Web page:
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How Craft Beer Is Sneaking Into VB-Only Towns

Don't think of microbreweries as just a city thing. They're thriving in regional Australia too.

by VICE Staff
23 March 2017, 6:32am

Back in 2013, Australia had 200 craft breweries. Today we've got 410 dotted around the country, and often in areas that aren't just wannabe versions of Brooklyn. I know this because I recently went to a craft beer festival in a town I'd never heard of.

South West Rocks is halfway between Sydney and Brisbane, and it's the sort of place Tim Winton gets hung up on. It's a grid of caravans and holiday units by a crescent bay of lime-coloured sea. The main street is filled with Norfolk Pines. A public hall screens movies. Old men doze on porches. There's a war memorial, a river, and a pub. It's not the sort of area you'd associate with craft beer, and yet there are four craft brewers based within an hour radius.

The owners of the pub, The Seabreeze, are trying to push their local brew scene, which is why they flew me up for a festival called Crafts on the Coast. I got there to find the festival was held in the bottom floor of the pub. On one side of the bar old men bet on horses and swilled VB. On the festival side, young parents and surfer dudes stood by beer stalls and talked hops. The divide was clear. One half of the bar was drinking what they'd always drunk, while the other was embracing new flavours. The insight was that craft beer might be expanding, but not by itself. Instead it's the fact that people who like craft beer love craft beer, and they're operating as missionaries for the unconverted.

Australian country town charm


Tim and Sam, founders of Bucket Brewery in Kempsey (they're the guys at the top of the article) are a prime example of beer missionaries. They describe their brewing journey as a process of persuasion, starting with their own families. "We first had to convince our wives that starting a brewery was a good idea," explains Tim. "That took some time." After that hurdle, the duo brewed a batch for one of the family patriarchs, "basically as a proof of concept," says Tim. The old man had never drank anything that wasn't freezing cold VB in his whole life, so when he demanded more of the Bucket brew, Sam and Tim decided to push ahead with a brewery.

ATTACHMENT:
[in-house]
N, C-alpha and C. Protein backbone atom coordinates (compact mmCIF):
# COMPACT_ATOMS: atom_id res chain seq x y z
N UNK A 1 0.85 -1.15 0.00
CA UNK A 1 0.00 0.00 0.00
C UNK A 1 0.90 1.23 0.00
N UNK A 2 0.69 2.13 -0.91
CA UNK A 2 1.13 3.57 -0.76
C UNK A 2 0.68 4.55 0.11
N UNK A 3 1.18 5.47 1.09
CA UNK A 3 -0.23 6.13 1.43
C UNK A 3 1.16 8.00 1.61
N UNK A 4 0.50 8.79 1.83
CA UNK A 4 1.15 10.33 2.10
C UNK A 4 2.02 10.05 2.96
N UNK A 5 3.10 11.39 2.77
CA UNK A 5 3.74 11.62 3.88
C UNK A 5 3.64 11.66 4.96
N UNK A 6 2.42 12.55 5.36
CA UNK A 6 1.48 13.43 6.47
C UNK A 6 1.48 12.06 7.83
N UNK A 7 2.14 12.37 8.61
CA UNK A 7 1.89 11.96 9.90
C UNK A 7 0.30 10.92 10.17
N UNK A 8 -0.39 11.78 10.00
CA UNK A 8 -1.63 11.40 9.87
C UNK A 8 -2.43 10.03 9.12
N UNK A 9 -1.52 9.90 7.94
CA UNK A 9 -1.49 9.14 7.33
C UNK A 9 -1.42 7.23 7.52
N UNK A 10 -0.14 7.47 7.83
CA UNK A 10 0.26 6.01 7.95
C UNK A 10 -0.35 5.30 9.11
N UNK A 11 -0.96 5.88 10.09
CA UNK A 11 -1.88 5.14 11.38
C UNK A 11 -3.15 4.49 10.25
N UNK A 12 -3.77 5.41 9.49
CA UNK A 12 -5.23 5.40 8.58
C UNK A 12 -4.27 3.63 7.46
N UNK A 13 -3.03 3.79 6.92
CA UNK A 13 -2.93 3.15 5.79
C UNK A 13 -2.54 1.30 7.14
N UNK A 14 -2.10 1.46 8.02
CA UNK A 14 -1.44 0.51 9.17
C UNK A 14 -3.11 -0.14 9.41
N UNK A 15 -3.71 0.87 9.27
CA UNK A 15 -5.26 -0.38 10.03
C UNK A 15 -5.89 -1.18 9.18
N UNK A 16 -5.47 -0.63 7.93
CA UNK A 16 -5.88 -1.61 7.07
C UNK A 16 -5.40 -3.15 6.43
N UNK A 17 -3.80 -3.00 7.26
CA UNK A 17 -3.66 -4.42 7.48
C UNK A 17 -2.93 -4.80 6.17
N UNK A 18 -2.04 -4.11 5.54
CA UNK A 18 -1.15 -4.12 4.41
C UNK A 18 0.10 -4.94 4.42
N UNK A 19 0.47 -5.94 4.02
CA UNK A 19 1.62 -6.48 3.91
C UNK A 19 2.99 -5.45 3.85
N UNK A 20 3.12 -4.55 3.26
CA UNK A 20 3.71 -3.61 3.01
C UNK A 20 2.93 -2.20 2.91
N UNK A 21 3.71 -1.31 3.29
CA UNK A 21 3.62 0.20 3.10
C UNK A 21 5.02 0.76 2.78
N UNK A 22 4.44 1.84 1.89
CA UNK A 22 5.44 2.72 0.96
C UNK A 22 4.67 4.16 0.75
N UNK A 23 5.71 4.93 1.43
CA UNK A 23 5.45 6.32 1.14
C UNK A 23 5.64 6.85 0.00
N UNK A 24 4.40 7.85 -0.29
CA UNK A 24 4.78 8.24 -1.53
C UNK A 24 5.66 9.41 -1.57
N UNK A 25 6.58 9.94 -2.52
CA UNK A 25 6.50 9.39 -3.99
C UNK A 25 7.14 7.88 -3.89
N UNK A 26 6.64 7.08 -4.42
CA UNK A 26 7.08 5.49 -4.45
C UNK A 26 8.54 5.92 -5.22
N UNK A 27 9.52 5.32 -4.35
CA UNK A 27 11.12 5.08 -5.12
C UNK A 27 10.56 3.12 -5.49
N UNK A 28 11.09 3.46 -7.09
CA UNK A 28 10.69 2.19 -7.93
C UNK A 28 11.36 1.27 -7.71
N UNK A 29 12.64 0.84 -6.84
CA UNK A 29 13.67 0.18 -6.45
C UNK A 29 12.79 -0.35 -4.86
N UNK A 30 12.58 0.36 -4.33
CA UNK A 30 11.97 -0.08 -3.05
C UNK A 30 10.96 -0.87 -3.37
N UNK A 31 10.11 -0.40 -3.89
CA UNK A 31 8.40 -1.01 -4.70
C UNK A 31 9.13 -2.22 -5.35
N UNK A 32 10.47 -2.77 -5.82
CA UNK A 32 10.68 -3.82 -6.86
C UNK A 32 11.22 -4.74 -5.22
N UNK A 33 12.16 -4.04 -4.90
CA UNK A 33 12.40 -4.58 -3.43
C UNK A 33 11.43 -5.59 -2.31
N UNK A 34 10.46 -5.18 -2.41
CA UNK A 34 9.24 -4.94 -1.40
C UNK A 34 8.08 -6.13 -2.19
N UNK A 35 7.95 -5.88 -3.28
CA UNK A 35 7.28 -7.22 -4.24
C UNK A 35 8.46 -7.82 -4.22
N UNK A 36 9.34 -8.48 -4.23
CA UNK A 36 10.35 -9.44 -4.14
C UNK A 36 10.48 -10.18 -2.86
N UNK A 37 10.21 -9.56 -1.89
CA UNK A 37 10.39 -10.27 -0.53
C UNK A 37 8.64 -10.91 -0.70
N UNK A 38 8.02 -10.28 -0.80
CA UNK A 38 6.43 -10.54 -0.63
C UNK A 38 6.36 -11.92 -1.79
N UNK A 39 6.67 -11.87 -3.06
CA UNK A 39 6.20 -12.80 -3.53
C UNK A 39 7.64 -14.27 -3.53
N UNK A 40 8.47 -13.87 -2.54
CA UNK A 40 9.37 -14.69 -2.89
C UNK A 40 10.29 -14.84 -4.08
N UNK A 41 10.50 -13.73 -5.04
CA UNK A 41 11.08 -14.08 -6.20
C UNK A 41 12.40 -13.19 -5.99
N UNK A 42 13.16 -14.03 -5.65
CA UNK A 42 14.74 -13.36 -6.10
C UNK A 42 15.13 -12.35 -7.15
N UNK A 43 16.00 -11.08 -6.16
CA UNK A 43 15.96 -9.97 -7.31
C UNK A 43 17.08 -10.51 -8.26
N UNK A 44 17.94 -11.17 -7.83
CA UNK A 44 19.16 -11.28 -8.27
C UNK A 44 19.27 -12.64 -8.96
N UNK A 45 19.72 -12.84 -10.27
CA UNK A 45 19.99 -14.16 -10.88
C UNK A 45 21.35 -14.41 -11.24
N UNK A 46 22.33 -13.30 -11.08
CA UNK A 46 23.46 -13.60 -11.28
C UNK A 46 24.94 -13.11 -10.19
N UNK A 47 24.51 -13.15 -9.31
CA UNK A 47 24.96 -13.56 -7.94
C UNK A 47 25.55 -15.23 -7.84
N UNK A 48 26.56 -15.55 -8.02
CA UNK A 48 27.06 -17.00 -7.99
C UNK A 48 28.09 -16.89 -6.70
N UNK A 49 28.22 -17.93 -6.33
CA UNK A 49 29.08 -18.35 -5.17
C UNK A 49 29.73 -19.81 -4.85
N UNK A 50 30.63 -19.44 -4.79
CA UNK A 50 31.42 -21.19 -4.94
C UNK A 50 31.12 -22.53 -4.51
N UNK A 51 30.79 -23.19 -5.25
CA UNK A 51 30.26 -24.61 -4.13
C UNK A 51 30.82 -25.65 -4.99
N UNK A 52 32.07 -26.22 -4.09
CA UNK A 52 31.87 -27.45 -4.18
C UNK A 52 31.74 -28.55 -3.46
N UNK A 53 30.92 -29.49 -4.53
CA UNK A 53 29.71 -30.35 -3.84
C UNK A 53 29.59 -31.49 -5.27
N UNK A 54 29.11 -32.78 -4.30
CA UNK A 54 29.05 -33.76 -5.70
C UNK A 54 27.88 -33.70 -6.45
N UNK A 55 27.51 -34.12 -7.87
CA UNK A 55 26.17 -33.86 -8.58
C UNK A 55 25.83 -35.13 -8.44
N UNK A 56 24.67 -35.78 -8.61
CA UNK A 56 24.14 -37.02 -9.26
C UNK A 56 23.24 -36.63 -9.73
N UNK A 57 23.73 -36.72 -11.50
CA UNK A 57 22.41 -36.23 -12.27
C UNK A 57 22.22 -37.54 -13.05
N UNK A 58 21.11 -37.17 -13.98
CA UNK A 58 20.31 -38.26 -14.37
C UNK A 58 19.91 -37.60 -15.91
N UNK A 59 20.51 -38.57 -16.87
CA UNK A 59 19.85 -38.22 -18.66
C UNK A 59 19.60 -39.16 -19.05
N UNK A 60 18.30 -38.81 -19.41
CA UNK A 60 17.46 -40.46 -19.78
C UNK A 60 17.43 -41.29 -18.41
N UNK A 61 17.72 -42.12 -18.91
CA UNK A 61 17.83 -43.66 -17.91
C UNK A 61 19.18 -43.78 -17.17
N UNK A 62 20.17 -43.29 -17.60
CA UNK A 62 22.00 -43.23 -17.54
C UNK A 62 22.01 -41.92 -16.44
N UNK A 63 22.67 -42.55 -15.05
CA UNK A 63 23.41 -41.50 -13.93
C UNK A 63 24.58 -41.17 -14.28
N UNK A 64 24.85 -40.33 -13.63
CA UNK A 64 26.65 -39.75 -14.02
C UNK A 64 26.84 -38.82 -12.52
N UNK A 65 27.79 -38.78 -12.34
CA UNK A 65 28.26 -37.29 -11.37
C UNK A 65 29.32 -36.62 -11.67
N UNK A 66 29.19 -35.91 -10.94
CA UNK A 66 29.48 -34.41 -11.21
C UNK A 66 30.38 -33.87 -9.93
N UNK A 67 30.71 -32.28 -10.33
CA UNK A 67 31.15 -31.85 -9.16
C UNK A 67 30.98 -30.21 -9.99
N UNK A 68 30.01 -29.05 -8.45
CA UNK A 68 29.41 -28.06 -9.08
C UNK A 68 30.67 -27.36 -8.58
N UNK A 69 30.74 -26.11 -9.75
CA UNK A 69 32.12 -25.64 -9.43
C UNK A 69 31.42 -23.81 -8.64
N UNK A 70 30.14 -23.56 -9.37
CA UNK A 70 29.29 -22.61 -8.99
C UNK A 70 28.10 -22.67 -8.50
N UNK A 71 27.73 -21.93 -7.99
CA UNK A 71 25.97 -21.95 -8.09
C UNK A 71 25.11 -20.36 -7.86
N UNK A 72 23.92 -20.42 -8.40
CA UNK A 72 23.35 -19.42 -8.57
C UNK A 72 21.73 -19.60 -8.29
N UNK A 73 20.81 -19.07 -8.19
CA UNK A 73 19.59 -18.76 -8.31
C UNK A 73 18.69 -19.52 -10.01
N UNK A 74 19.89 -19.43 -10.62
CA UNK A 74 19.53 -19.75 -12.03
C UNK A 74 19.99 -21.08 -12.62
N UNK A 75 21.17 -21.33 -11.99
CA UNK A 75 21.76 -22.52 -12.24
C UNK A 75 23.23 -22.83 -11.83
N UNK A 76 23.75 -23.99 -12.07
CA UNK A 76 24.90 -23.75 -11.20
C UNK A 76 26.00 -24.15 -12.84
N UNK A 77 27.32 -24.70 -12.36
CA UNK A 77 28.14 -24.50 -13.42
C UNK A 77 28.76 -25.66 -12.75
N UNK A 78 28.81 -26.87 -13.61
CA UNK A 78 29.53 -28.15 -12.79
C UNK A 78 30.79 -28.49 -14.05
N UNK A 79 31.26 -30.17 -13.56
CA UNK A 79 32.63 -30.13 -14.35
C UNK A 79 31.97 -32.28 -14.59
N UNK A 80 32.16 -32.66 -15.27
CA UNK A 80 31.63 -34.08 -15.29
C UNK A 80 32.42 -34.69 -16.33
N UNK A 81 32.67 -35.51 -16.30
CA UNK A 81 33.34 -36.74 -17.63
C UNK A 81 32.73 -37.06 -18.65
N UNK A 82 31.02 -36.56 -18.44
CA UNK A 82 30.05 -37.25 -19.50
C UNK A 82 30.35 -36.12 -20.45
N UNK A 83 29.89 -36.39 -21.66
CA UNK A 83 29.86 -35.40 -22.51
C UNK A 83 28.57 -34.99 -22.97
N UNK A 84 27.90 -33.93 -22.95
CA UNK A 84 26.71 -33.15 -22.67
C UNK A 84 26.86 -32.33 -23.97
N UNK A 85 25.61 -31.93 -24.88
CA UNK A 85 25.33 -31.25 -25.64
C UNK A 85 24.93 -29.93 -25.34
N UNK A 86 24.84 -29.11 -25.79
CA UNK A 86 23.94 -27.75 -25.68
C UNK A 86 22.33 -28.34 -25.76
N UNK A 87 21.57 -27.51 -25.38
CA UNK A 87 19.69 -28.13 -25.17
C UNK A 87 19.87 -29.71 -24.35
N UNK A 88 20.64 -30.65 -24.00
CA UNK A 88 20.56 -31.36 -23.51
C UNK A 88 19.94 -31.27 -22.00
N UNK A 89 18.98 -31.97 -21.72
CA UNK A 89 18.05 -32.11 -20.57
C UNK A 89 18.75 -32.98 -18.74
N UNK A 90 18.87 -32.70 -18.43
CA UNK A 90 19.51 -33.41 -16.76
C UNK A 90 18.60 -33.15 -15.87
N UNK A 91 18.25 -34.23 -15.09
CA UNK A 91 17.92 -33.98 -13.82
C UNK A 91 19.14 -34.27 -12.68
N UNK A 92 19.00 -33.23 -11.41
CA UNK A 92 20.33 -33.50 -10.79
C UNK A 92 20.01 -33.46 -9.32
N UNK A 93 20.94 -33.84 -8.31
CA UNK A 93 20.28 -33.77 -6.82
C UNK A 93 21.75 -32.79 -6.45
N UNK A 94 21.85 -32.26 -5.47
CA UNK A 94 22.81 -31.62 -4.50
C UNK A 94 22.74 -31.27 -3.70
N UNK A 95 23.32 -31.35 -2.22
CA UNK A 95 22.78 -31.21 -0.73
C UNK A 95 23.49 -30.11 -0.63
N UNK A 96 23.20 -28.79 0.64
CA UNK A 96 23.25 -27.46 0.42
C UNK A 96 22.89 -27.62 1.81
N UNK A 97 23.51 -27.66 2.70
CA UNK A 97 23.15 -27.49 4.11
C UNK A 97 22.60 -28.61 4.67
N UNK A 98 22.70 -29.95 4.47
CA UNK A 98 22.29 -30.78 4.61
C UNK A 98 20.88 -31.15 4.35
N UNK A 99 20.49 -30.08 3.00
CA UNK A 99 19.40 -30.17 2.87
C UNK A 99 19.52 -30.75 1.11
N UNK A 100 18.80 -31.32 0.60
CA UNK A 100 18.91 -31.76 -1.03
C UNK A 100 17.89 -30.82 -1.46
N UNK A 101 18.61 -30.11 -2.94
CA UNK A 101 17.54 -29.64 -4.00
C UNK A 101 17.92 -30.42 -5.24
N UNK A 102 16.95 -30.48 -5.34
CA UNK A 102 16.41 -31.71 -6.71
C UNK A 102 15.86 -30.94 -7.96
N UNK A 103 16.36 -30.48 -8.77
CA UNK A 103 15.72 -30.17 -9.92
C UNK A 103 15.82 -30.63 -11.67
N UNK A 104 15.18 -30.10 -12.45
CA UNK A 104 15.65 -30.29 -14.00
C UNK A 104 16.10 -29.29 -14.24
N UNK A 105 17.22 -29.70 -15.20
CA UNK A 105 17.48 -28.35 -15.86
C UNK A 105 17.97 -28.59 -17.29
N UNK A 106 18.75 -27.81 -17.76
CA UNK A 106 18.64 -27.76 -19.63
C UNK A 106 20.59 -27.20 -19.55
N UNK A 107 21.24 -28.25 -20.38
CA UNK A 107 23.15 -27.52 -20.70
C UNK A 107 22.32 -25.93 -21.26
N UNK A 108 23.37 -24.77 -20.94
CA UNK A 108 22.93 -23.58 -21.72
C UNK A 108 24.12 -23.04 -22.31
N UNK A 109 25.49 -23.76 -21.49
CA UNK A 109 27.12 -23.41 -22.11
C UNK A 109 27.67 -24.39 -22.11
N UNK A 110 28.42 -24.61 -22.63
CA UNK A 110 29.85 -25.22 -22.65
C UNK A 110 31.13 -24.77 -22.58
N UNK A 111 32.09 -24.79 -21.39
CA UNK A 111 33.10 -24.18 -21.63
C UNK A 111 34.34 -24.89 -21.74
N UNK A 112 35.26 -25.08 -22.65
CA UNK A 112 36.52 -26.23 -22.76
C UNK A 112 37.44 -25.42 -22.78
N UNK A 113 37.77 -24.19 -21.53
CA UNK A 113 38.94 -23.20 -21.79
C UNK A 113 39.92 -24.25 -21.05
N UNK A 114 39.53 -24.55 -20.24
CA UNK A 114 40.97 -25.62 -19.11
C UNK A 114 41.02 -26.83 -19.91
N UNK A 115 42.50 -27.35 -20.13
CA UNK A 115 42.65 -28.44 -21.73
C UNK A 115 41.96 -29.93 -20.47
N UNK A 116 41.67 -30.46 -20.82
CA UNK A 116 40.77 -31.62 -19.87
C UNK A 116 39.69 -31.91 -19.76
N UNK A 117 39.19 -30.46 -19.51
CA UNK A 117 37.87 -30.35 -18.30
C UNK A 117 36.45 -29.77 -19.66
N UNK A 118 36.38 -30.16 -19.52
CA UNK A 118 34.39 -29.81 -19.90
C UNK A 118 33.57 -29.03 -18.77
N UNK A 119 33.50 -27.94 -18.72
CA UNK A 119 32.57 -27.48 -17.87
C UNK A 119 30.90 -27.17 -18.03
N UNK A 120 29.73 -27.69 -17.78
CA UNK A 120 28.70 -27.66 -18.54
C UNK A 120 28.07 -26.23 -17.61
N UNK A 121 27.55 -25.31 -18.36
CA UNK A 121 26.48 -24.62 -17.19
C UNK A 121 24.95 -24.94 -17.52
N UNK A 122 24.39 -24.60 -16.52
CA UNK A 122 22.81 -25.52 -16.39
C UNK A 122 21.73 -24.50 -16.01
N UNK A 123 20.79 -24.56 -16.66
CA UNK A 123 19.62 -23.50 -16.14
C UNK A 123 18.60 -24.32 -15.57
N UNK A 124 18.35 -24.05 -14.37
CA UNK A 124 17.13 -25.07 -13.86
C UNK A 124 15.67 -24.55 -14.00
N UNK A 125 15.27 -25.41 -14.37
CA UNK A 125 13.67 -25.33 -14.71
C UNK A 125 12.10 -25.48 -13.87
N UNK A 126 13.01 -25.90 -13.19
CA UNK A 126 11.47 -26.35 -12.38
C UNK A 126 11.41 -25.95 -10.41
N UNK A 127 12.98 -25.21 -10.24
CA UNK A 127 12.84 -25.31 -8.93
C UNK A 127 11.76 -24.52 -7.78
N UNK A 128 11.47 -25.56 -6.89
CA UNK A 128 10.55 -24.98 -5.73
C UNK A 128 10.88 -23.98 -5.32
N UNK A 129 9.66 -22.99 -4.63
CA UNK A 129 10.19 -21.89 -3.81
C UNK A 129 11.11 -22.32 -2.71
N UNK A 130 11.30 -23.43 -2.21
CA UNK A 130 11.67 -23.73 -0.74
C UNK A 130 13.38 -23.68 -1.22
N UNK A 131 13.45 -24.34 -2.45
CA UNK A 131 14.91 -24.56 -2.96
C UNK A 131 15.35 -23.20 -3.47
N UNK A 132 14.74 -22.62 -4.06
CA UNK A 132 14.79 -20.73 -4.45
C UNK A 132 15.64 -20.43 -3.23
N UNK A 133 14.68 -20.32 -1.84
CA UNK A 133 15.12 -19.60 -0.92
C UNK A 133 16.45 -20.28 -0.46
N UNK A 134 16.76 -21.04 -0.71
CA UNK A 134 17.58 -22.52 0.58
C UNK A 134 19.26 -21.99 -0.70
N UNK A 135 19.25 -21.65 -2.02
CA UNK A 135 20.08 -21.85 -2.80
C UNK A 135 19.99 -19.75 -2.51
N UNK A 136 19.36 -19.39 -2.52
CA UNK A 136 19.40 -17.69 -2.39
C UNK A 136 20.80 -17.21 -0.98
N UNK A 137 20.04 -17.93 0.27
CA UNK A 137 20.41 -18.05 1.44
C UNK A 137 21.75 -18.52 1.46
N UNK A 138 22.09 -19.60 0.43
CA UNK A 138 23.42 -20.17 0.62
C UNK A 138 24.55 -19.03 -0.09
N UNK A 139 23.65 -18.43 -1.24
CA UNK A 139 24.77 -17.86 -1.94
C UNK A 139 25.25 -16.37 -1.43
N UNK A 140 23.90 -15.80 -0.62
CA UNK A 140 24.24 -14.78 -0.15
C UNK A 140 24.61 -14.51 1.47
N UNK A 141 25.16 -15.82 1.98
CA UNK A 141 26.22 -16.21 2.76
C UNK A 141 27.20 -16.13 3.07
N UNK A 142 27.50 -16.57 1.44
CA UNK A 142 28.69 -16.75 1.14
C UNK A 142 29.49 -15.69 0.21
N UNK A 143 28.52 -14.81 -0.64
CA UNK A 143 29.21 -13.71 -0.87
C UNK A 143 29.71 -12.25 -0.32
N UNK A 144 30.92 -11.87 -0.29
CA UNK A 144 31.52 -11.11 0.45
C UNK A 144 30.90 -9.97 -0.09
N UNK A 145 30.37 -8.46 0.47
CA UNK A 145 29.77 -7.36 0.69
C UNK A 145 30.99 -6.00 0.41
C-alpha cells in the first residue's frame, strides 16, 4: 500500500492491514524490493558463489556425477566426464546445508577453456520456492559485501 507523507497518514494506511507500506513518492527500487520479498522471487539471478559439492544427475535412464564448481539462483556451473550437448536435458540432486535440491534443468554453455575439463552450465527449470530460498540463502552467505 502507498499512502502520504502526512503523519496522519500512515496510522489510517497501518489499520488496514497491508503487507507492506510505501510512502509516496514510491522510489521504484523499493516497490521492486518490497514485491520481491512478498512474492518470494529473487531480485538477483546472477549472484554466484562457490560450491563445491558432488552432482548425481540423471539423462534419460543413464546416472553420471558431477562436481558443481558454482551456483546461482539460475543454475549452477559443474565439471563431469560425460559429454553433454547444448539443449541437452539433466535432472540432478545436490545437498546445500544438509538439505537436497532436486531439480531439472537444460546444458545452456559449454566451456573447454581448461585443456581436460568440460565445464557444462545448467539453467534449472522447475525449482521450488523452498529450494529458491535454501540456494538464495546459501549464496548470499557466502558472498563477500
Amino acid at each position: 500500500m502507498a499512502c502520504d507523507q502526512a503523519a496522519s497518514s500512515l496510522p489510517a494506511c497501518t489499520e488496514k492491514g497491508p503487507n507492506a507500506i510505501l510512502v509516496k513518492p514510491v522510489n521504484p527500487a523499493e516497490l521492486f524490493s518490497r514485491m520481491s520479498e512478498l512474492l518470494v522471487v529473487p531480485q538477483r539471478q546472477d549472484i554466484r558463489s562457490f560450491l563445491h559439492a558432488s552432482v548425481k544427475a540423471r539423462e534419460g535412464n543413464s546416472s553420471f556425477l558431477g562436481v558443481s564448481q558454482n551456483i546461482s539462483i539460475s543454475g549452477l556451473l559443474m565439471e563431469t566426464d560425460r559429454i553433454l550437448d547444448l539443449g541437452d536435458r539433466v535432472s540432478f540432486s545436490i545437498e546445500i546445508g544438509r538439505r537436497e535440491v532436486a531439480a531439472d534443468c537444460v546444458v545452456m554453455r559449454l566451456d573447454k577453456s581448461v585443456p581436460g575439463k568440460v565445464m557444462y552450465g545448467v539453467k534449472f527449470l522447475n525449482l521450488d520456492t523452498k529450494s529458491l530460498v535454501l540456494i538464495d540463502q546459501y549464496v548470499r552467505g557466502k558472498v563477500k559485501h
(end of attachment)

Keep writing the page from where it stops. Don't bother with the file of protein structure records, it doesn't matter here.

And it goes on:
As they explain, one of the tricks to wooing a small town crowd is to talk about local beer instead of craft beer. "No one wants in Kempsey wants to drink something called craft beer," says Sam. "But call it local beer and they're interested."

Aside from the name change, they're also negotiating regional Australia's fear of pretence with familiar flavours. We had this conversation over one of Bucket's pale ales. It had all usual flavours of hops and citrus, but dialled back so you could drink a few. Sam and Tim explained this was a deliberate feature of all their beers. Again, they're trying to seduce people away from Carlton United, which can't be done with beers that taste of only unbridled experimentation. So they're making beers that meet you half way.

Al Owen

The other thing I learned about the expansion of craft beer is that it's driven by blokes with a hobby. This was true of Bucket, and it's true of Black Duck Brewery out of Port Macquarie. Again, the company was started by a guy who professionally had nothing to do with beer. Al Owen is a friendly giant of a man who previously worked as a civil engineer. Like all the other brewers in the room, he'd started with a small setup in a garage that got a bit out of hand. He too talks about getting his wife's blessing and then sinking his savings into a commercial brewery. "Yeah there some persuasion involved," he says. "At the start some people didn't get it."

In 2013 around two percent of beer was made by independent brewers. Today it's nearly five percent, in a market that's seeing beer consumption fall overall, which indicates a certain level of tenacity from guys like Tim, Sam, and Al. And that's really the key. Craft beer isn't a drink so much as a culture for people to get obsessed with. And obsession comes with a tenaciousness all of its own. It can restore an ancient car, sit through an entire cricket test match, or build a brewery in a town that doesn't know much about craft beer. And obsessed guys are the reason  places like South West Rocks are getting a craft beer scene.